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The People v. Juan Nelson

September 5, 2012

THE PEOPLE, PLAINTIFF AND RESPONDENT,
v.
JUAN NELSON, DEFENDANT AND APPELLANT.



(Super. Ct. No. 11F04485)

The opinion of the court was delivered by: Hull , Acting P. J.

P. v. Nelson CA3

NOT TO BE PUBLISHED

California Rules of Court, rule 8.1115(a), prohibits courts and parties from citing or relying on opinions not certified for publication or ordered published, except as specified by rule 8.1115(b). This opinion has not been certified for publication or ordered published for purposes of rule 8.1115.

Defendant Juan Nelson pleaded no contest to felony vandalism (Pen. Code, § 594; statutory references that follow are to the Penal Code unless otherwise indicated) and admitted a strike allegation for a prior criminal threats (§ 422) conviction (§§ 667, subds. (a)-(i), 1170.12, 1192.7, subd. (c)). The trial court sentenced defendant to a stipulated two-year eight-month state prison term, imposed various fines and fees, and awarded 174 days of presentence credit (116 actual and 58 conduct).

On appeal, defendant contends that the prospective application of the Criminal Justice Realignment Act of 2011 (Realignment Act) (Stats. 2011, ch. 15) violates his right to equal protection of the law and there was insufficient evidence to support a finding that he could pay the booking and classification fees (Gov. Code, § 29550.2). We affirm the judgment.

DISCUSSION

We need not set forth the facts of defendant's crime because they are not relevant to the issues he raised on appeal.

I Conduct Credits

Defendant committed his crime on June 20, 2011. He was sentenced on October 14, 2011.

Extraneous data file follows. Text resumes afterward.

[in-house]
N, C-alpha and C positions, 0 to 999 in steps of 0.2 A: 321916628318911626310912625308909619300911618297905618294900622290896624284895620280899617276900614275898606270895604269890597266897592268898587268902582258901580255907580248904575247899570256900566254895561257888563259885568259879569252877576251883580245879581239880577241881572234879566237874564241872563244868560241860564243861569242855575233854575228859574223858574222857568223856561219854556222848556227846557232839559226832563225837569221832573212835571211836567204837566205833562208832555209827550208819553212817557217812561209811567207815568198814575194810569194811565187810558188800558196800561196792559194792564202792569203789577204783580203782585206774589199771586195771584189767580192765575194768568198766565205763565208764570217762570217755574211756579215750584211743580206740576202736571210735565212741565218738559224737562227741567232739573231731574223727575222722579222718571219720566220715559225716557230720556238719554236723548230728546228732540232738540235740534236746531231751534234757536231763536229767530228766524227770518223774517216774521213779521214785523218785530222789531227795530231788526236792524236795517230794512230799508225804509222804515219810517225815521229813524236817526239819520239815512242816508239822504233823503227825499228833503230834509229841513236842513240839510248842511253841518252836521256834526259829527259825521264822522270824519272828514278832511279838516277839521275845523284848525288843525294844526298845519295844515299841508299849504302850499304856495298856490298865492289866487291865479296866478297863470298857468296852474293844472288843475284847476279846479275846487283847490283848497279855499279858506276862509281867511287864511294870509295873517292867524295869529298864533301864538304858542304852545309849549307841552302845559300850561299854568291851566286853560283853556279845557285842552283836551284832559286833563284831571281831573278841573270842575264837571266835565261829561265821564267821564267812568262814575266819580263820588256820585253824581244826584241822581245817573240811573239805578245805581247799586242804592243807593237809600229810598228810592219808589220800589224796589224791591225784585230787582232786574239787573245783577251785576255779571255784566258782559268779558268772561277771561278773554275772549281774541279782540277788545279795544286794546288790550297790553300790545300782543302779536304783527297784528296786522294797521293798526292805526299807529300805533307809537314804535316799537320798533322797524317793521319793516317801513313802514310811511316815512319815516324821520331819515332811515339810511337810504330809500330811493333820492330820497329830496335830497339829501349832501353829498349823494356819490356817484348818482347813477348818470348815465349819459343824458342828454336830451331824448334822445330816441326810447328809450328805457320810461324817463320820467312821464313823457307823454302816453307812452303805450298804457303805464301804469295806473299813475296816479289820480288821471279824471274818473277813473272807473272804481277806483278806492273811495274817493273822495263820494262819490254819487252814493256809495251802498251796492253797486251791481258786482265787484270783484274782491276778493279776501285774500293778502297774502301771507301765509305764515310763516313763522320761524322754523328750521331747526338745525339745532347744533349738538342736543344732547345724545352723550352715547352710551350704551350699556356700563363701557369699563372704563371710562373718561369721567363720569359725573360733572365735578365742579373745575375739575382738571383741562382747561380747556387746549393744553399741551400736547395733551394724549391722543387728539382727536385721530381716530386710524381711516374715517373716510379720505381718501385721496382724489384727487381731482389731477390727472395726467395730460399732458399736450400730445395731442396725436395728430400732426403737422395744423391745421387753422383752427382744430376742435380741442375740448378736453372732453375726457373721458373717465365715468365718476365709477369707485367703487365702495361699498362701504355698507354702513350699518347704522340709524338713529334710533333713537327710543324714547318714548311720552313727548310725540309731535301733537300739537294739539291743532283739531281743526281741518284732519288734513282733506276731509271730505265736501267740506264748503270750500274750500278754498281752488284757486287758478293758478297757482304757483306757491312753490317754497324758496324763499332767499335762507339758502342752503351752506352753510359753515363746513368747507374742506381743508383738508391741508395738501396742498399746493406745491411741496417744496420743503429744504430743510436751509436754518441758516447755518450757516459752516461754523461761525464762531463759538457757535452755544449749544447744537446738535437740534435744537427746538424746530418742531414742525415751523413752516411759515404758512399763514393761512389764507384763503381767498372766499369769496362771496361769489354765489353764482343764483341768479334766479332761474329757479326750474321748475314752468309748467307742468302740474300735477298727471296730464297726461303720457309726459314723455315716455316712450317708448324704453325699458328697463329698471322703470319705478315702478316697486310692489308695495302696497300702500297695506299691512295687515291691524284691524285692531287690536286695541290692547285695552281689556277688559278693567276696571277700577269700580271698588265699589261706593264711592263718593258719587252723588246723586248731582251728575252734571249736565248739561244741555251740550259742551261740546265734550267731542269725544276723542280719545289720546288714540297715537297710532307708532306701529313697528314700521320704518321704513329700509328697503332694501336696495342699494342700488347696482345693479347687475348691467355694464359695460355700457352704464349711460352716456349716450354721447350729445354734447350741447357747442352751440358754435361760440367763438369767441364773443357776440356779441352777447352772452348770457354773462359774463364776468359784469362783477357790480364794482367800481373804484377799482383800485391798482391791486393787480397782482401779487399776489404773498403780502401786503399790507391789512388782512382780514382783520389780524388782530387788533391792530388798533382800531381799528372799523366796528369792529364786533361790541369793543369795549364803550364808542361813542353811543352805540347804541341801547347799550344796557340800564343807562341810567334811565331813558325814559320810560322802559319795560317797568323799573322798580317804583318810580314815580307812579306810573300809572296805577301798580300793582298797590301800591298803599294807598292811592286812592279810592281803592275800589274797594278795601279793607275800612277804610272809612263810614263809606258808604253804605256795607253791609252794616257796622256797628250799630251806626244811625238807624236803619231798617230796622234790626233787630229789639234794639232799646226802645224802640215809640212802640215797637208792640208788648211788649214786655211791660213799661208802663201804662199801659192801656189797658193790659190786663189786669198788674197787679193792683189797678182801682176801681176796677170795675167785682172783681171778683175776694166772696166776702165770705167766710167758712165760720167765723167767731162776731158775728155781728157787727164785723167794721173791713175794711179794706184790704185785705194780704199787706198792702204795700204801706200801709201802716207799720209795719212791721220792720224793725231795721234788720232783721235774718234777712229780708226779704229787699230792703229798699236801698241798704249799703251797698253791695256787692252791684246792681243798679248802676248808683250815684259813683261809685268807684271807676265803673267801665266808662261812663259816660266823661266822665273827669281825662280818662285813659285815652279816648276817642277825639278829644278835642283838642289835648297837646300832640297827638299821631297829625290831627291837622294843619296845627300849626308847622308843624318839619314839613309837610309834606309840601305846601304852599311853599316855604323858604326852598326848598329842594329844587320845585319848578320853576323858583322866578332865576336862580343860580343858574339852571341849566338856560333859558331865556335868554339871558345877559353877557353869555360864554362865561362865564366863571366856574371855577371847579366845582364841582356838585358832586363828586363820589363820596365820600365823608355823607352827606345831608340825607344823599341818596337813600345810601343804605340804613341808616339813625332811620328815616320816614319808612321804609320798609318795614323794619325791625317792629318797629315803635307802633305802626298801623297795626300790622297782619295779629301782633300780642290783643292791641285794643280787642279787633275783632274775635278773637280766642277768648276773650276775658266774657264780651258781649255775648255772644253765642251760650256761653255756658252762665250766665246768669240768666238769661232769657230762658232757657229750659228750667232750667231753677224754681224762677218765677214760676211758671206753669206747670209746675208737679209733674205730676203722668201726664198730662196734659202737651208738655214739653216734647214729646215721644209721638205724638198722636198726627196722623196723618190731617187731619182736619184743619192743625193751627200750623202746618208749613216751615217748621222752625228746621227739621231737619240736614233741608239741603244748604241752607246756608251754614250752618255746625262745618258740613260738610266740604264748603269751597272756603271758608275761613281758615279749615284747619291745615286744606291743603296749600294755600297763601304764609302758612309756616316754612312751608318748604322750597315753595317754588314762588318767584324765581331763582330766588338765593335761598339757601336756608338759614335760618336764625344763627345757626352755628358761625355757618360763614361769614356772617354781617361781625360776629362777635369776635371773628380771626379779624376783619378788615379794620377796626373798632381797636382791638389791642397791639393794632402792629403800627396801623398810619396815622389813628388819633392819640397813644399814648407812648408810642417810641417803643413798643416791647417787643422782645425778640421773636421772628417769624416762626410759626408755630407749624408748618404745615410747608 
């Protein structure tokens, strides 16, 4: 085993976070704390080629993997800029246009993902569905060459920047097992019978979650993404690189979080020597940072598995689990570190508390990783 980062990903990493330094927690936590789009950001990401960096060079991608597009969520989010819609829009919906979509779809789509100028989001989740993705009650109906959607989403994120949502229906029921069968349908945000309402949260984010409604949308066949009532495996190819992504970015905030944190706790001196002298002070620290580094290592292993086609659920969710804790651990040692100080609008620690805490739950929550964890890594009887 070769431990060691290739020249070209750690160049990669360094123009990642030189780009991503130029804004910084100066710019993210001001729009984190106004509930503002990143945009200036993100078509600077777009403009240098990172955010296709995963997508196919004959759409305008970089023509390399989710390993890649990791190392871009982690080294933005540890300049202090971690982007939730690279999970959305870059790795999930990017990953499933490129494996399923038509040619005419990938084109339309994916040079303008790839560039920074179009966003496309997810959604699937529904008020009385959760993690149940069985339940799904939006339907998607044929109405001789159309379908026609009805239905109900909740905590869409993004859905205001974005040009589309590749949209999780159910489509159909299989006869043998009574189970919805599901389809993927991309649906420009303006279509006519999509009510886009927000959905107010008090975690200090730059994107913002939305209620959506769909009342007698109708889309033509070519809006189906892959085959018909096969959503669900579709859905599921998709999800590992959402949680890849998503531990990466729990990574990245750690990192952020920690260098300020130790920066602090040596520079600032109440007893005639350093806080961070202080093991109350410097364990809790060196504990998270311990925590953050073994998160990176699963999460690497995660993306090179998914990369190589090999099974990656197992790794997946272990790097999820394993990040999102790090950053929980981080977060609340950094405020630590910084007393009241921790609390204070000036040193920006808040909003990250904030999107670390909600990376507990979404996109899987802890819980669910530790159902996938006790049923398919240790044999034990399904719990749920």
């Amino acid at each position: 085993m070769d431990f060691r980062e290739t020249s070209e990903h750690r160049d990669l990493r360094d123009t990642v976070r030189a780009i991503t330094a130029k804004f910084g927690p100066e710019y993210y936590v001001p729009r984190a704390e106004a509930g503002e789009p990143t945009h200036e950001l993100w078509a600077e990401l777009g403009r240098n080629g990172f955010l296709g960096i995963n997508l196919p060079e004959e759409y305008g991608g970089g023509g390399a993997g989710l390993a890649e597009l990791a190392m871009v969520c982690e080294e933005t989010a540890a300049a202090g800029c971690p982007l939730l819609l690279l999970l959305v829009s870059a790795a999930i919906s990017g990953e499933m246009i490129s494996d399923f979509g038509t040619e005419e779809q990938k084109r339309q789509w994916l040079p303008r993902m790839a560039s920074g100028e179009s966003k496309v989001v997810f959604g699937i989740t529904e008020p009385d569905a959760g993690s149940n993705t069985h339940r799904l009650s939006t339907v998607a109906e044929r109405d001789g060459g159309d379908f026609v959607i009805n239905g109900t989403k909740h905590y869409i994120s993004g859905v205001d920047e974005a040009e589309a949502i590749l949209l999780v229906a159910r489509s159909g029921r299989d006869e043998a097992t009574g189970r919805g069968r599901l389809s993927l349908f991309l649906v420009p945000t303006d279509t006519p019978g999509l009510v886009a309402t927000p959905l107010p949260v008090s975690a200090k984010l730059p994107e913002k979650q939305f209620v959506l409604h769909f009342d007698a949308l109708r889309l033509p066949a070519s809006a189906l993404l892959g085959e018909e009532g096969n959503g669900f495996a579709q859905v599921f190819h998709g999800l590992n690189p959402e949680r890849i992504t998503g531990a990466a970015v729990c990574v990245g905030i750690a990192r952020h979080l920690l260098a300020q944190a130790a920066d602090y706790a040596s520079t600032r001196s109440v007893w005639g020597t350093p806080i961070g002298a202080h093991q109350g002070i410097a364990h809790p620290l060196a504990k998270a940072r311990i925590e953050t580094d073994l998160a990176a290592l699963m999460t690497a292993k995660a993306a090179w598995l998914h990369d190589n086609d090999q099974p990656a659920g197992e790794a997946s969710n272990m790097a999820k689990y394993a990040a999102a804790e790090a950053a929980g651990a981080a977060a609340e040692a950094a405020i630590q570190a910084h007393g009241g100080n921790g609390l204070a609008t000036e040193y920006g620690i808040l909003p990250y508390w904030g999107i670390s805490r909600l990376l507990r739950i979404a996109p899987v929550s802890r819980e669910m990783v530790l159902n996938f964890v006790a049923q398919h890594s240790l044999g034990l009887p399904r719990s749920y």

The trial court sentenced defendant under the September 28, 2010, revision of the presentence credit law. Under that version, a defendant with a current or prior serious or violent felony conviction was entitled to two days of conduct credit for every four days of presentence custody. (Former §§ 2933, 4019.) Defendant admitted to a strike allegation based on a prior conviction for criminal threats, a serious felony. (§ 1192.7, subd. (c)(38).)

The Realignment Act amended the law, entitling defendants to two days of conduct credits for every two days of presentence custody. (§ 4019, subds. (b), (c), (f).) The award of credits is not reduced by a defendant's prior conviction for a serious or violent felony. This provision applies prospectively to defendants serving presentence incarceration for crimes committed on or after October 1, 2011. (§ 4019, subd. (h).)

Defendant argues that the prospective application of the conduct credit provisions of the Realignment Act violates his right to equal protection under the law. This claim was rejected by the California Supreme Court in a case after the conclusion of briefing. (People v. Lara (2012) ...


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